The paper will try to make sense of the special type of portrait and examine the nature of the visual constructions between their functions as averaging, as well as typifying devices. How was the founder of composite portraiture “doing face” and staging the “face as event” and which central impulses, preconceptions, and discourses formed the technique’s utilisation in nineteenth-century? This historical perspective will be expanded with late twentieth and early twenty-first-century artistic positions that explore the technique in times of interconnected digital media and computerised facial recognition.

Galton Papers: A Researcher’s Nightmare

Research visit to the „Galton Papers“, University College London, Special Collections, April, 2015.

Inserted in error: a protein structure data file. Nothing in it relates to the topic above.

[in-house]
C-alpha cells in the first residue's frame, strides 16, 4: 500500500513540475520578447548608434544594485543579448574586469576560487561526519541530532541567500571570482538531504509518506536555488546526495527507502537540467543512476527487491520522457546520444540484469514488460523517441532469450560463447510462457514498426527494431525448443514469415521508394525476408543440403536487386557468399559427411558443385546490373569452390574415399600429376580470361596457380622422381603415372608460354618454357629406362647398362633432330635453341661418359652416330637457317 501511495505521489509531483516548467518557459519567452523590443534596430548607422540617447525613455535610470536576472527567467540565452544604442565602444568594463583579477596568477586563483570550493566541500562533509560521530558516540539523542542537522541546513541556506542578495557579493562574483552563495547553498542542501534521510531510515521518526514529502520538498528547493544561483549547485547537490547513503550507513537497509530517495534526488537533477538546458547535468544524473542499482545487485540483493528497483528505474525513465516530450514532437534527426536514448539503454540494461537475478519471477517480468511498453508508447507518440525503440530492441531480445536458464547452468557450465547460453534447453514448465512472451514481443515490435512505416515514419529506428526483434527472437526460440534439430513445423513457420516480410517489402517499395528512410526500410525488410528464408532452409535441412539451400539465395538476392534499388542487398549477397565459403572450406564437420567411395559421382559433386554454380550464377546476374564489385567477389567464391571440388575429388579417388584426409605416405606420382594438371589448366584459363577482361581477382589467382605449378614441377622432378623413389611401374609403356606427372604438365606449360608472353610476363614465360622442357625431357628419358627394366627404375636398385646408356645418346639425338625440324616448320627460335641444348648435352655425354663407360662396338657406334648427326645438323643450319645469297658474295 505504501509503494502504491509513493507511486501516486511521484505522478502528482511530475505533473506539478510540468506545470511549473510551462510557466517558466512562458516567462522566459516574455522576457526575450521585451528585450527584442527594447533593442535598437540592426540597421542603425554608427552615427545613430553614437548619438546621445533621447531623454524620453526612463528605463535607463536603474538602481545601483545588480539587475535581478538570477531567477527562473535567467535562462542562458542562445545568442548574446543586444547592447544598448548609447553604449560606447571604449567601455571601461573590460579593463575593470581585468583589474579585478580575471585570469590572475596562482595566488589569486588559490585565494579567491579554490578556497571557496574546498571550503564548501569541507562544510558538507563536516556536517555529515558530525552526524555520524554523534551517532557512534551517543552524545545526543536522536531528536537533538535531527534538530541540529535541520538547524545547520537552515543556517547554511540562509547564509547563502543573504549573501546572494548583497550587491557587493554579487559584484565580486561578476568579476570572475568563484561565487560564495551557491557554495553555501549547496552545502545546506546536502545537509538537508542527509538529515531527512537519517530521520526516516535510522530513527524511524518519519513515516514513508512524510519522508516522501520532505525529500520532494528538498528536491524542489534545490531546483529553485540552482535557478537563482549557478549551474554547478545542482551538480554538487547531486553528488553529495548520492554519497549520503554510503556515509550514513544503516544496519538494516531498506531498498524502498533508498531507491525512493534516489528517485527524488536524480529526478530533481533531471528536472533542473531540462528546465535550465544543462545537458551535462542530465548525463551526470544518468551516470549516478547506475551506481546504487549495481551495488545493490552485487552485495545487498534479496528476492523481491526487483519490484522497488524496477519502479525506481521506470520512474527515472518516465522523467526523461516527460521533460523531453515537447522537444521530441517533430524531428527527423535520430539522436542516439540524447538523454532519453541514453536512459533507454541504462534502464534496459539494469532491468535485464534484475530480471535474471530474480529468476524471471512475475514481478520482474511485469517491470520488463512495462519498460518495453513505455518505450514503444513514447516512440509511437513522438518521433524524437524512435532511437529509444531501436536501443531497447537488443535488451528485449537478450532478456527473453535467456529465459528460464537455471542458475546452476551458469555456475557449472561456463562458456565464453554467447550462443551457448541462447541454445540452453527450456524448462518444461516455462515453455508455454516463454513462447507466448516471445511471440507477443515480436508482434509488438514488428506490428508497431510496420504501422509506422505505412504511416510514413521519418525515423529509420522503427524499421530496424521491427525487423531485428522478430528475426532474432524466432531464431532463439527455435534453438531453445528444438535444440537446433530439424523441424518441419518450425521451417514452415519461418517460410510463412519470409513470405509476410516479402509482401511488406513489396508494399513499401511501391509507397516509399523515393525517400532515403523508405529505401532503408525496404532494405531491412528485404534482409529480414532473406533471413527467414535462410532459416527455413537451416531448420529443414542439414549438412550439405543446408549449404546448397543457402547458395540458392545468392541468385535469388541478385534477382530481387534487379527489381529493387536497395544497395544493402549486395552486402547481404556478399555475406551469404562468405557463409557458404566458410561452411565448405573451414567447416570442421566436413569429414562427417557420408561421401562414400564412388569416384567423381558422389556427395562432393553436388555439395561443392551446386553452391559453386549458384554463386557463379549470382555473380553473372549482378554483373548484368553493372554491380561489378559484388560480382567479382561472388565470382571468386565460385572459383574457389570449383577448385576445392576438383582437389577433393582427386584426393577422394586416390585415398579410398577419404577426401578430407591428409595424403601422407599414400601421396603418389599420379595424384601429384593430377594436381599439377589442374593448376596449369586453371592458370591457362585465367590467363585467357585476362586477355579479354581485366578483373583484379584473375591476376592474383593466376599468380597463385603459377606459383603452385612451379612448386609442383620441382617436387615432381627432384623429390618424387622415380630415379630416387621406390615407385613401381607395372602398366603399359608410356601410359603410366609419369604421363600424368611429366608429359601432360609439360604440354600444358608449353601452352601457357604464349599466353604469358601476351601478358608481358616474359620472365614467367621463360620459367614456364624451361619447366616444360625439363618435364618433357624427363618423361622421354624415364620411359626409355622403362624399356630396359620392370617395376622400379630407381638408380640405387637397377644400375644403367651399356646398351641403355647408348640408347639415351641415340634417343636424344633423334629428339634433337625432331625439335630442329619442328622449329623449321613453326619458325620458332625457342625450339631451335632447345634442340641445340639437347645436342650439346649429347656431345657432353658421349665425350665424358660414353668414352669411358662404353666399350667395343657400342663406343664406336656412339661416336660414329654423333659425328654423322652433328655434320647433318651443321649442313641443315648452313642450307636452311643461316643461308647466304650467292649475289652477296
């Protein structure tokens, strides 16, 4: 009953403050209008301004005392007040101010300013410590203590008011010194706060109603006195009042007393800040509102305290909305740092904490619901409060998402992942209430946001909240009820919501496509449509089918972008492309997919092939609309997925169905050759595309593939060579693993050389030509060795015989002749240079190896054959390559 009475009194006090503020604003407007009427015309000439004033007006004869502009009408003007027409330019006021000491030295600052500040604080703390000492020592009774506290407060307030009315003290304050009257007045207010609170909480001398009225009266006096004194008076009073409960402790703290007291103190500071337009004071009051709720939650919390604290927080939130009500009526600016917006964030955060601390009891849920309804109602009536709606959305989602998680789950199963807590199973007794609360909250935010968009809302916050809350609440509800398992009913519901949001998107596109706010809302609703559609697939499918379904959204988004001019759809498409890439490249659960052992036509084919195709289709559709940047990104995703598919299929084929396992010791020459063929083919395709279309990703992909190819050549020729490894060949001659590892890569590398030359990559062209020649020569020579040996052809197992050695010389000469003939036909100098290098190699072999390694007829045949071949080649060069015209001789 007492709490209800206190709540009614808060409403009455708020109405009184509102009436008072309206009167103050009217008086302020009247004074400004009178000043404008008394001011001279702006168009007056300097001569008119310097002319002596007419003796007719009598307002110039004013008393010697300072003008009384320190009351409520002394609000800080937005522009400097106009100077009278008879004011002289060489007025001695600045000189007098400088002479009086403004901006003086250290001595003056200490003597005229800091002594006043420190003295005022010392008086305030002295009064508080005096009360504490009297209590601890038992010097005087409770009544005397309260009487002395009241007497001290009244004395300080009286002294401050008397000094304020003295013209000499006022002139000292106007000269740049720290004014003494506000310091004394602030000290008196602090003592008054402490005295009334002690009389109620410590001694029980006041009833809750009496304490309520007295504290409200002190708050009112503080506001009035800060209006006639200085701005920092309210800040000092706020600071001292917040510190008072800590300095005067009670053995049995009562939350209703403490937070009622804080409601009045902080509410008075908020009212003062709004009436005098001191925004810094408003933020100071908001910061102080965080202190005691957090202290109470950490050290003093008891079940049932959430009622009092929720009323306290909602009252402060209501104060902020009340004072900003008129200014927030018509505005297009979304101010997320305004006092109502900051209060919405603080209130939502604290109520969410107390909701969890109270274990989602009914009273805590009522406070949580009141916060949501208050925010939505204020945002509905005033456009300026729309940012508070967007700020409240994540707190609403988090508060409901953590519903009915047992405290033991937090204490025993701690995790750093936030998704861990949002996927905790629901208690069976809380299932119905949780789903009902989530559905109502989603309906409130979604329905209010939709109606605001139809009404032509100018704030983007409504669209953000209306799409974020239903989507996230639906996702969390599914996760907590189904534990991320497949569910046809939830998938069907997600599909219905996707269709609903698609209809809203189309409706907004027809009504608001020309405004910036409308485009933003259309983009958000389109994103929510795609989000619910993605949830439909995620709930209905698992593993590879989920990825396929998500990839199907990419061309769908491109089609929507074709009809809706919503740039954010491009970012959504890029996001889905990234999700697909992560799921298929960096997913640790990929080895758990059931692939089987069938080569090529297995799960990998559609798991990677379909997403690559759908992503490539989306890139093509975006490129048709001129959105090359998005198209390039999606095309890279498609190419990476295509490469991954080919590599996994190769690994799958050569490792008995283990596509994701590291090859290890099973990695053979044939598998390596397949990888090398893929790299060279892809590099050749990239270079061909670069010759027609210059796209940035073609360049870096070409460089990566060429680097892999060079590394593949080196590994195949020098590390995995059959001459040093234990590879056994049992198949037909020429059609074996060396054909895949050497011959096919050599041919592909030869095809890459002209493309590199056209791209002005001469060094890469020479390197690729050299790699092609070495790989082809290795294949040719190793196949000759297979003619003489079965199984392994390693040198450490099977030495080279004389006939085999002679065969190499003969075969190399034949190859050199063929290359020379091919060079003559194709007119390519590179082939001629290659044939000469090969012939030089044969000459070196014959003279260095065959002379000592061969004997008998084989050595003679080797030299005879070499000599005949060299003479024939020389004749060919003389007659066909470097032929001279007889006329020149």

The „Special Collections“ of University College London are housed in the central library of the University. Only library card holders can enter, so a member of staff picks me up at the high-security entrance gate. After a hike through corridors, I am let to a room where on a library cart a huge pile of boxes and folders waits for me. This is quite a lot of stuff, and I have only ordered the material that seemed to be essential. Galton was an avid collector and everything seemed to be of interest: from letters to photographs, notebooks and articles, envelopes and scraps of paper. This is as much a heaven as a nightmare for a researcher like me. Here I will spend the next days, sifting through the material. The collection is well arranged and a considerable part of the material on and by Francis Galton was digitised recently. But especially with photographs and notes, it is important to consult the originals. To order and categorise the photographs, for instance, Galton used a form of binding. These small booklets that resemble flip books and that could be described as preliminary stages in the production of composite portraits. Often there are notes on the back of the prints, for instance, the remark: “This man’s nose spoils the composite.” Also the notebooks and letter books can be accessed as originals.